Consumer Financial Protection Bureau

March 23, 2012


What is the Consumer Financial Protection Bureau and why it may be important to you if you have a mortgage, credit card and/or student loans.

Since 2006, the Law Office of Linda C. Garrett, has received thousands of calls since 2006 from desperate and frightened consumers regarding various consumer issues . . . at the top--mortgages, credit cards and student loan issues. In the past, when someone wanted to complain about their mortgage lender for justly denying their loan modification application, or a collection agency due to harassment they received from the collection agency on behalf of, for instance, Sallie Mae, I would direct them to the Federal Trade Commission, the California Department of Consumer Affairs or the California Attorney General's office. When asked, "what should I do if I have already made these complaints?" I would tell them there was little else they could do except refer them to an attorney in their area if they desired to file a lawsuit.

In efforts to assist the distressed consumer, in 2010, President Obama approved the "Dodd Frank Wall Street Reform and Credit Protection Act" which establishes a new bureau known as the Consumer Financial Protection Bureau. The CFPB was established early 2011.

Richard Cordray, Director of thee CFPB, states that the mission of the CFPB is to, amongst other things, become a supervisory program that "promotes the development of markets for consumer financial products and services that are fair, transparent and competitive."

The video clip outlines that while there are seven different federal agencies dealing with banking issues, creditor issues, etc., there was not, until 2010, an agency that served as a "cop on the beat" to police financial institutions when they broke the law. For this reason, the CPFB, while new (and a work in progress), seeks to provide much-needed basic consumer services to assist the consumer to redress their complaints and concerns against lenders and banks. For instance, if a consumer wishes to submit a complaint against their lender, or bank in connection with their credit cards or student loans, the CFPB would be the federal agency the consumer would submit the complaint to for reporting and follow up.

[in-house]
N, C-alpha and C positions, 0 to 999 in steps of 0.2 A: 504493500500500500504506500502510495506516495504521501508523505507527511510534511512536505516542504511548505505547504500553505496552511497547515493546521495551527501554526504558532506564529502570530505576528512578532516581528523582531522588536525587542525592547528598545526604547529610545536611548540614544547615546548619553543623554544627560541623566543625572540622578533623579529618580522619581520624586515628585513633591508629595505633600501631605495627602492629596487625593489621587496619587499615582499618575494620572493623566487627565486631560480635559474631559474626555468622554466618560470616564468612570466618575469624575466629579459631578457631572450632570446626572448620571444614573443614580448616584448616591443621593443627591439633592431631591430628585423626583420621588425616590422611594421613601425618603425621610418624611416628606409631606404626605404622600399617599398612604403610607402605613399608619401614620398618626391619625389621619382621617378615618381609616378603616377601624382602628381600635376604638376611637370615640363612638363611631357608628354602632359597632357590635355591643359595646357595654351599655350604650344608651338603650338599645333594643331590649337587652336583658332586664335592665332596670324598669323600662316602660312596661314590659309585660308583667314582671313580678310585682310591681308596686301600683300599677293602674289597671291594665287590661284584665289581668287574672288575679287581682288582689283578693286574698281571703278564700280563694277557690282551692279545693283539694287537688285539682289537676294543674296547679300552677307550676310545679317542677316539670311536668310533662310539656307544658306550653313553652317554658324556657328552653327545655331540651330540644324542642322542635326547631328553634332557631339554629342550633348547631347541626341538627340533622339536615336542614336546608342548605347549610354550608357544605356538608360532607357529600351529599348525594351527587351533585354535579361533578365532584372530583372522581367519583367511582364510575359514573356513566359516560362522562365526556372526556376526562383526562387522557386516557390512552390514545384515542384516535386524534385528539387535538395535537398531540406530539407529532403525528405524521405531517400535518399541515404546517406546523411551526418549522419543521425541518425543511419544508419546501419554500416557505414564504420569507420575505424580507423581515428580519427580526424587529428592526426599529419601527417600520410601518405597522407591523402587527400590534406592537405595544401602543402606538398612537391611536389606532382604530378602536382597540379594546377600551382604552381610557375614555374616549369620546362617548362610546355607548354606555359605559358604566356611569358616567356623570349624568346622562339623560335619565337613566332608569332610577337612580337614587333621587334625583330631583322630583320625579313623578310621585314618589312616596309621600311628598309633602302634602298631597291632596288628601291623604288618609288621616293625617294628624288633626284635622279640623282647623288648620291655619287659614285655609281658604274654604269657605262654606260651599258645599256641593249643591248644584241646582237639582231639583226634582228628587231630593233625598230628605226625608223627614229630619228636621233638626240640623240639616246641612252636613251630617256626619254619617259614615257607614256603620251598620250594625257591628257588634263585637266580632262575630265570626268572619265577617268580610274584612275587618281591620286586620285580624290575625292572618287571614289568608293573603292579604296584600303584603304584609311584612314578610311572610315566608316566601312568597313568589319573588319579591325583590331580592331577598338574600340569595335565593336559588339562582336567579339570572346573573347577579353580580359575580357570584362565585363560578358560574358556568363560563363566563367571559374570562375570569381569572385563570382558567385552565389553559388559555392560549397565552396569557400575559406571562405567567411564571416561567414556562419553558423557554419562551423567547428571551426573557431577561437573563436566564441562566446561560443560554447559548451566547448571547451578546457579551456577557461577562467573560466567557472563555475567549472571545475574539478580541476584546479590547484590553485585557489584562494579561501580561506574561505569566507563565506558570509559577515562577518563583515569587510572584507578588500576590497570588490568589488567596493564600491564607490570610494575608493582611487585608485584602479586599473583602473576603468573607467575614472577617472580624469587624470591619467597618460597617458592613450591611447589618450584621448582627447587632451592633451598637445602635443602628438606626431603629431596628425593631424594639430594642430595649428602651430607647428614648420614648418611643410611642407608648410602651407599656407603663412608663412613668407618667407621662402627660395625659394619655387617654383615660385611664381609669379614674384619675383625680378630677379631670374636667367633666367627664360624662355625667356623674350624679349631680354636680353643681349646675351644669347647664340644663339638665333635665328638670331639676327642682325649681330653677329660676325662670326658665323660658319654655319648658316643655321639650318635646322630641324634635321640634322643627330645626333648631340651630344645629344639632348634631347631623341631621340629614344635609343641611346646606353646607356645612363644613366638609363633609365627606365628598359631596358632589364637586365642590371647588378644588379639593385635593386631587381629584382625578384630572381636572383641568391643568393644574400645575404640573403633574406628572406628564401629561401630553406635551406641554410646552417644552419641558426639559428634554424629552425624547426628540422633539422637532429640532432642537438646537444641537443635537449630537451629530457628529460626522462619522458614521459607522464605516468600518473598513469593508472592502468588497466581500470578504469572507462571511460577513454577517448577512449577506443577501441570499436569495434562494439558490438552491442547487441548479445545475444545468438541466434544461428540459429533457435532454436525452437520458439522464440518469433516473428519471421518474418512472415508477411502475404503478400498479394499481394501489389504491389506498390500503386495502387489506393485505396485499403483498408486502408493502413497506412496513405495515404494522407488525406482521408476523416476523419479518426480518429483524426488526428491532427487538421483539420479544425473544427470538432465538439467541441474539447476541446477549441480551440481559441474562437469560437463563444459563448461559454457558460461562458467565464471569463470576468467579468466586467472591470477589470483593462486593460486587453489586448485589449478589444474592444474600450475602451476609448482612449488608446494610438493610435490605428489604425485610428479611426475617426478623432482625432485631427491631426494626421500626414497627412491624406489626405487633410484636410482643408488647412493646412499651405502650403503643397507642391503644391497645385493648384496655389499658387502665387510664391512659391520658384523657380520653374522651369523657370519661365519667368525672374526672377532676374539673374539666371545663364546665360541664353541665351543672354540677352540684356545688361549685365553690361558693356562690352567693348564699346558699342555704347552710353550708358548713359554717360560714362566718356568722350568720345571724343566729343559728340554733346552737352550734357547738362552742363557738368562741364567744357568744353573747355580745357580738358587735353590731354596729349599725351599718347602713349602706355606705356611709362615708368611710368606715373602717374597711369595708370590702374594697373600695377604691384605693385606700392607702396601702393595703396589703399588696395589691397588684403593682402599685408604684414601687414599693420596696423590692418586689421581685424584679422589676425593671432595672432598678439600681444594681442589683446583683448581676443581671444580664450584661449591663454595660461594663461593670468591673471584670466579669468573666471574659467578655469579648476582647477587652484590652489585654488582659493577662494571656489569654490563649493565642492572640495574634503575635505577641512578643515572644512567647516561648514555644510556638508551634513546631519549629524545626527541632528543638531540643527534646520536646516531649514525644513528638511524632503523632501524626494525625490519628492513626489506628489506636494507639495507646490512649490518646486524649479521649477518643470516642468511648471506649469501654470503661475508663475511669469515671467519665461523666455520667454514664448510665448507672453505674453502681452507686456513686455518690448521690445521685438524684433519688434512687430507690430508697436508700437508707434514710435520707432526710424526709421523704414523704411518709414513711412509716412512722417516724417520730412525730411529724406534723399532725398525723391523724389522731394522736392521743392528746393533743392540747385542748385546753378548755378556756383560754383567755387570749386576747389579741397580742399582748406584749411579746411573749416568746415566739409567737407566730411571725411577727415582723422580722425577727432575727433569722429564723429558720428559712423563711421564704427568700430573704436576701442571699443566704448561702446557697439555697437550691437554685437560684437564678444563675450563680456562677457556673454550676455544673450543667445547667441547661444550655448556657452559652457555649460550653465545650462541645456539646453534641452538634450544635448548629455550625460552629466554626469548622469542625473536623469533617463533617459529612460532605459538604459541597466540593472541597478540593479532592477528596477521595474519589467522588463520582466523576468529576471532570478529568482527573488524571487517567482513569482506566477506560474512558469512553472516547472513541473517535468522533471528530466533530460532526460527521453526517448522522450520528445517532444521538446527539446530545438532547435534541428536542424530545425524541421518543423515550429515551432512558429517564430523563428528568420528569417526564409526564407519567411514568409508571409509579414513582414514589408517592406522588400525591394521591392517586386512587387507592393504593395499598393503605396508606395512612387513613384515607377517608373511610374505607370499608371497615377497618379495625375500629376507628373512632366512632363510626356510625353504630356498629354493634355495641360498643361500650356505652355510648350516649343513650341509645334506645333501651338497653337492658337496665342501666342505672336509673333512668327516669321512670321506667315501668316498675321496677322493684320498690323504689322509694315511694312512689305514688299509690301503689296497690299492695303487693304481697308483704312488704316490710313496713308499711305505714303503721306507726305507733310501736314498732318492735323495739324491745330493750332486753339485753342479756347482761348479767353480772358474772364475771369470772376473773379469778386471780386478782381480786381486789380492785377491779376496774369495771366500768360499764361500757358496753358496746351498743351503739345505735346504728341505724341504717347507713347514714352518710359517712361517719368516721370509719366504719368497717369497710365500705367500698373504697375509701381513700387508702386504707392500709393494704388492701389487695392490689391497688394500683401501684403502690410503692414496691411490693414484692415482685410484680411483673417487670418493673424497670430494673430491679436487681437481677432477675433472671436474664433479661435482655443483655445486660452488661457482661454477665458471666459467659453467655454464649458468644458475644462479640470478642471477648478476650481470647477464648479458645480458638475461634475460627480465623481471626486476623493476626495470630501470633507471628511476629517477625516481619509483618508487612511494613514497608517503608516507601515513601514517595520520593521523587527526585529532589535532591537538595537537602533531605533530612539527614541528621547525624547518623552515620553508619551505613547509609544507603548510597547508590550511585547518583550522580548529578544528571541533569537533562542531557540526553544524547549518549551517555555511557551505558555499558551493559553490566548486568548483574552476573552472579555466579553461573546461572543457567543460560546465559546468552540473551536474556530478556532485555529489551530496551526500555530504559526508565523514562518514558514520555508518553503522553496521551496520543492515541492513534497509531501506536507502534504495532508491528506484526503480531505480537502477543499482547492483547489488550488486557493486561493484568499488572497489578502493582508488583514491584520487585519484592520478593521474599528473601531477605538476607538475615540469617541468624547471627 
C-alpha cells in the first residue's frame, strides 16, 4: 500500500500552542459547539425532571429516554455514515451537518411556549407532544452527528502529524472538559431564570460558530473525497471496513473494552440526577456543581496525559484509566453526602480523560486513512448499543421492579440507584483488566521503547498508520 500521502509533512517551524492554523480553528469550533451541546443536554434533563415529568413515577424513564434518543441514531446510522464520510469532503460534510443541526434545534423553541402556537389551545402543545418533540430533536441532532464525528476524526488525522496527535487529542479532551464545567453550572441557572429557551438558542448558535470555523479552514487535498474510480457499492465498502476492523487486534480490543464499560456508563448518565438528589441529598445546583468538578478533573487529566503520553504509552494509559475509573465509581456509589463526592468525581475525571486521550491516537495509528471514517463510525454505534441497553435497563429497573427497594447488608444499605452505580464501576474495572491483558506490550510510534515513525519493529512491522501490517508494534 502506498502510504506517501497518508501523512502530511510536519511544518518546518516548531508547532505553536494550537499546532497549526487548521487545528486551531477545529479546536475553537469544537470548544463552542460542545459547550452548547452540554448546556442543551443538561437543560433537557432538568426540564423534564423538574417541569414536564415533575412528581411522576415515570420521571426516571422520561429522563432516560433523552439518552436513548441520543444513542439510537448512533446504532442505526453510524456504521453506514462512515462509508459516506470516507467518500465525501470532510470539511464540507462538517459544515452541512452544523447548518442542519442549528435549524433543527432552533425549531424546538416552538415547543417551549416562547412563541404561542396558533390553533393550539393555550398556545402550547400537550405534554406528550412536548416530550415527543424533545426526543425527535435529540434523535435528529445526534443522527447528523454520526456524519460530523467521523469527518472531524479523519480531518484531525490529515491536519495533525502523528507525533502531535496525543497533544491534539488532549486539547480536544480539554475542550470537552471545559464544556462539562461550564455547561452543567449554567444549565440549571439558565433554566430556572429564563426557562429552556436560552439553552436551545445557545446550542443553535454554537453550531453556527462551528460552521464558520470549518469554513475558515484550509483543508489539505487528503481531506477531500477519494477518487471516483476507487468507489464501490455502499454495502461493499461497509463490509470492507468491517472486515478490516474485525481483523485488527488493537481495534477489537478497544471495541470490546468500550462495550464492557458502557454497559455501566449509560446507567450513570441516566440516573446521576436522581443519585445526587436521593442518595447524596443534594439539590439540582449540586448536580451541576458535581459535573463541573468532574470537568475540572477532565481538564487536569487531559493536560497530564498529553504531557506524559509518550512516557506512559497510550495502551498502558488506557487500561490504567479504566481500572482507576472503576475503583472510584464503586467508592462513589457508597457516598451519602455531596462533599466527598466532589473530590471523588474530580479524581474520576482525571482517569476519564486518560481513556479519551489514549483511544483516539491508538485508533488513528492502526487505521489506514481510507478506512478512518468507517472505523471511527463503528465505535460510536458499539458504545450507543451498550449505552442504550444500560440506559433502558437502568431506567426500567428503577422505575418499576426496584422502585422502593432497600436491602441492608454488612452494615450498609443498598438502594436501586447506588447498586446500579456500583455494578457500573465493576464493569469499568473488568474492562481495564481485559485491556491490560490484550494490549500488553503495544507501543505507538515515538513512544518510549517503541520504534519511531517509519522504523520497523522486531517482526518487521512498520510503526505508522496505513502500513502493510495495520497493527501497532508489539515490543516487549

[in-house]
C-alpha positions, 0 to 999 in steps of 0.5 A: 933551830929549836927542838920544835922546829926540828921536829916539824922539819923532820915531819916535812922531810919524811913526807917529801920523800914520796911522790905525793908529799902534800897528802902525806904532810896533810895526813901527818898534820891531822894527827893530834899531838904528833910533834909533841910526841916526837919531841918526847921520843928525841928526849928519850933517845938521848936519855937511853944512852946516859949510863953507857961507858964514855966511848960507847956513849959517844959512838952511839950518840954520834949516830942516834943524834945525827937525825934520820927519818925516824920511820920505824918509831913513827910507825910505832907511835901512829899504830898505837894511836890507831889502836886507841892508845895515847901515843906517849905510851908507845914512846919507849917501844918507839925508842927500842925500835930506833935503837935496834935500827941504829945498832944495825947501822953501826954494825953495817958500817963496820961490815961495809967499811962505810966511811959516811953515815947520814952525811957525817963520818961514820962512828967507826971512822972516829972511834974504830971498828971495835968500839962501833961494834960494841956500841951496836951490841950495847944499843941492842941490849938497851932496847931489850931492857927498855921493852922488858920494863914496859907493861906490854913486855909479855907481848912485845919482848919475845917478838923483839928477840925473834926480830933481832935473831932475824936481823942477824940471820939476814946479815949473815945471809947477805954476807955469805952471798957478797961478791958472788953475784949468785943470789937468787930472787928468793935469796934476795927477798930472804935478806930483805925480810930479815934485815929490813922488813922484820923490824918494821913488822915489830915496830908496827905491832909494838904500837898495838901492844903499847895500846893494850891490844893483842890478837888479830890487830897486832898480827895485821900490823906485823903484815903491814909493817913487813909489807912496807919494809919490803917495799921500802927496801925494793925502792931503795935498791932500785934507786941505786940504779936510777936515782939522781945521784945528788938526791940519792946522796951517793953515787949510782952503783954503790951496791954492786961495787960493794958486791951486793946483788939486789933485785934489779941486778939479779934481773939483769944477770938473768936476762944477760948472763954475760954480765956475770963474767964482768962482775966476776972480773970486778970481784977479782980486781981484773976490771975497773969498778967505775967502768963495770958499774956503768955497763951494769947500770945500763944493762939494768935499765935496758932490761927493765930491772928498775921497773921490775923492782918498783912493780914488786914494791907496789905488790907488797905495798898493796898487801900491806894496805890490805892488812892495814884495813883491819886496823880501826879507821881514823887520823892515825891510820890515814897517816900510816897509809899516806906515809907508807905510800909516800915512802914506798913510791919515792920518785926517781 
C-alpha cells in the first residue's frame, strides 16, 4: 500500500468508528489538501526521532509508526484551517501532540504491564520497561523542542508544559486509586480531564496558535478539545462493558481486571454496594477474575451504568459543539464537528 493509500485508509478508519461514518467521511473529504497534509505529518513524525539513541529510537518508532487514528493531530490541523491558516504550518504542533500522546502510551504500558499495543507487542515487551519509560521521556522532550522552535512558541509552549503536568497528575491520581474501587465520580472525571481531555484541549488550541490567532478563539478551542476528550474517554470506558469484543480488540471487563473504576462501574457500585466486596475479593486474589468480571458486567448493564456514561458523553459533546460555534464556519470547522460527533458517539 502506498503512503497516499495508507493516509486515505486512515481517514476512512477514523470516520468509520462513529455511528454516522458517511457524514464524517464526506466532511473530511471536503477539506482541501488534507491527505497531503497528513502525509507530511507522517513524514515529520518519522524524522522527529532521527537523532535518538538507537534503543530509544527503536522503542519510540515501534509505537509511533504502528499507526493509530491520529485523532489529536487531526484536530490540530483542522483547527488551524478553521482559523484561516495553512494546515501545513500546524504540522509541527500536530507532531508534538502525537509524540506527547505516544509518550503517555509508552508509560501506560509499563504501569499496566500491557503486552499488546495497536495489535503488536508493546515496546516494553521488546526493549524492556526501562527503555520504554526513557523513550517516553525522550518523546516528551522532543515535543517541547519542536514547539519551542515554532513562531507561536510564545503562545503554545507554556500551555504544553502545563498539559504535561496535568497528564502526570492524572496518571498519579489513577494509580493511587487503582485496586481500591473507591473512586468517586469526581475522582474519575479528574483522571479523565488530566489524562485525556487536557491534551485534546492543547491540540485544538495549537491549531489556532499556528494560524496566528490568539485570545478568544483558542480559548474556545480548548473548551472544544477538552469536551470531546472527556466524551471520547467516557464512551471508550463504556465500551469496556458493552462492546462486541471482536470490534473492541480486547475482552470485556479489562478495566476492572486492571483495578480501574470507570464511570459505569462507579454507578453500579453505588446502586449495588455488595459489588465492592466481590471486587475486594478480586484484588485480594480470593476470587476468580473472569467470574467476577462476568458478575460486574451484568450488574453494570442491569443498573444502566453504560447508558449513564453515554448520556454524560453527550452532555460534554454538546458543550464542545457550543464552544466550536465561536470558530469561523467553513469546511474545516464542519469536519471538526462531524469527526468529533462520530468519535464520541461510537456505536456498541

On the CFPB's website, you can:

1. Submit a Complaint
2. Tell Your Story
3. Monitor the work undertaken by the CFPB

Additional resources of the CFPB include providing important information regarding student loans, to include, helping the consumer determine the best student loan for them--based on their needs and budget. CFPB also provides up-to-date reports regarding various financial matters that affect consumers.

One of the benefits I appreciate is that, at least for now, this new governmental agency appears to care about helping the consumer in these frightening times. For example, CFPB is responsible for ensuring that when a consumer borrows money (car, house, credit cards, etc), the consumer understands the material terms of the contract. For example, the contract is written in clear, plain language, to identify, for instance, how much interest the consumer will pay if the consumer paid on the lender's proposed schedule.

I encourage anyone who has a mortgage, credit card or student to go to the new CFPB's website as well as subscribe to their YouTube videos. They are straight forward and very informative.

Contact Ms. Garrett, California Consumer, HAMP, bankruptcy and family law attorney, at the Law Office of Linda C. Garrett if you wish to set up a free 30-minute free consultation to discuss your case.